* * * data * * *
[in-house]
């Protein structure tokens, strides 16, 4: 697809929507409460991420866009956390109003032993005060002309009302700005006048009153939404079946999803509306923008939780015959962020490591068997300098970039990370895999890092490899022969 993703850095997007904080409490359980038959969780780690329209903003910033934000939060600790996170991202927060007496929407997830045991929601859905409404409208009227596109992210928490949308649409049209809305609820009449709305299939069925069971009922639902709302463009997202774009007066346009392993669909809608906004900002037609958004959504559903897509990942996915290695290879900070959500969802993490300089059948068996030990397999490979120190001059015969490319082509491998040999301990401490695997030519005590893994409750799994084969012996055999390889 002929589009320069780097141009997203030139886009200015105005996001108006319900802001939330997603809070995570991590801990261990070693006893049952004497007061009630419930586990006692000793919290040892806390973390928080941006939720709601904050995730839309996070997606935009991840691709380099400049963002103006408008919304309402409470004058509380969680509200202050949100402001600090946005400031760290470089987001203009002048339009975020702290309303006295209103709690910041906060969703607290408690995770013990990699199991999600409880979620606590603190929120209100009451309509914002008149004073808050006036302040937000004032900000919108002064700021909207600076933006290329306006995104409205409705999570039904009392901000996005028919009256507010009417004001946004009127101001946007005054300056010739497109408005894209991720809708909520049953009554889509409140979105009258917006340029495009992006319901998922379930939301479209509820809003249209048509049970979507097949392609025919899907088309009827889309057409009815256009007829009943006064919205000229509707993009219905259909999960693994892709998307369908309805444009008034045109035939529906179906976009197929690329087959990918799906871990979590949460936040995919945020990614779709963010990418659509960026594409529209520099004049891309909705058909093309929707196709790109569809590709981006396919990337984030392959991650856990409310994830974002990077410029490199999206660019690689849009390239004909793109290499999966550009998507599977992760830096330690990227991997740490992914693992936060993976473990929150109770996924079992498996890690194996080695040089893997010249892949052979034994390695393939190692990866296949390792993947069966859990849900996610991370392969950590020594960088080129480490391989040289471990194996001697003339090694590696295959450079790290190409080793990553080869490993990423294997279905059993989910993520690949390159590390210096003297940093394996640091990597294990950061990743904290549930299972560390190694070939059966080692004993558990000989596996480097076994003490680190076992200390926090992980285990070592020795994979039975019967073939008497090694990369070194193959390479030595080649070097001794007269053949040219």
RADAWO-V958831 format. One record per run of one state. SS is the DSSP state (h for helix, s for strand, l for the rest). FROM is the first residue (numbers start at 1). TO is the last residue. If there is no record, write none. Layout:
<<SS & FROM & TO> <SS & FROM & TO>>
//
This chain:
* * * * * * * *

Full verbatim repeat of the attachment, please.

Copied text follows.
[in-house]
């Protein structure tokens, strides 16, 4: 697809929507409460991420866009956390109003032993005060002309009302700005006048009153939404079946999803509306923008939780015959962020490591068997300098970039990370895999890092490899022969 993703850095997007904080409490359980038959969780780690329209903003910033934000939060600790996170991202927060007496929407997830045991929601859905409404409208009227596109992210928490949308649409049209809305609820009449709305299939069925069971009922639902709302463009997202774009007066346009392993669909809608906004900002037609958004959504559903897509990942996915290695290879900070959500969802993490300089059948068996030990397999490979120190001059015969490319082509491998040999301990401490695997030519005590893994409750799994084969012996055999390889 002929589009320069780097141009997203030139886009200015105005996001108006319900802001939330997603809070995570991590801990261990070693006893049952004497007061009630419930586990006692000793919290040892806390973390928080941006939720709601904050995730839309996070997606935009991840691709380099400049963002103006408008919304309402409470004058509380969680509200202050949100402001600090946005400031760290470089987001203009002048339009975020702290309303006295209103709690910041906060969703607290408690995770013990990699199991999600409880979620606590603190929120209100009451309509914002008149004073808050006036302040937000004032900000919108002064700021909207600076933006290329306006995104409205409705999570039904009392901000996005028919009256507010009417004001946004009127101001946007005054300056010739497109408005894209991720809708909520049953009554889509409140979105009258917006340029495009992006319901998922379930939301479209509820809003249209048509049970979507097949392609025919899907088309009827889309057409009815256009007829009943006064919205000229509707993009219905259909999960693994892709998307369908309805444009008034045109035939529906179906976009197929690329087959990918799906871990979590949460936040995919945020990614779709963010990418659509960026594409529209520099004049891309909705058909093309929707196709790109569809590709981006396919990337984030392959991650856990409310994830974002990077410029490199999206660019690689849009390239004909793109290499999966550009998507599977992760830096330690990227991997740490992914693992936060993976473990929150109770996924079992498996890690194996080695040089893997010249892949052979034994390695393939190692990866296949390792993947069966859990849900996610991370392969950590020594960088080129480490391989040289471990194996001697003339090694590696295959450079790290190409080793990553080869490993990423294997279905059993989910993520690949390159590390210096003297940093394996640091990597294990950061990743904290549930299972560390190694070939059966080692004993558990000989596996480097076994003490680190076992200390926090992980285990070592020795994979039975019967073939008497090694990369070194193959390479030595080649070097001794007269053949040219």
RADAWO-V958831 format. One record per run of one state. SS is the DSSP state (h for helix, s for strand, l for the rest). FROM is the first residue (numbers start at 1). TO is the last residue. If there is no record, write none. Layout:
<<SS & FROM & TO> <SS & FROM & TO>>
//
This chain: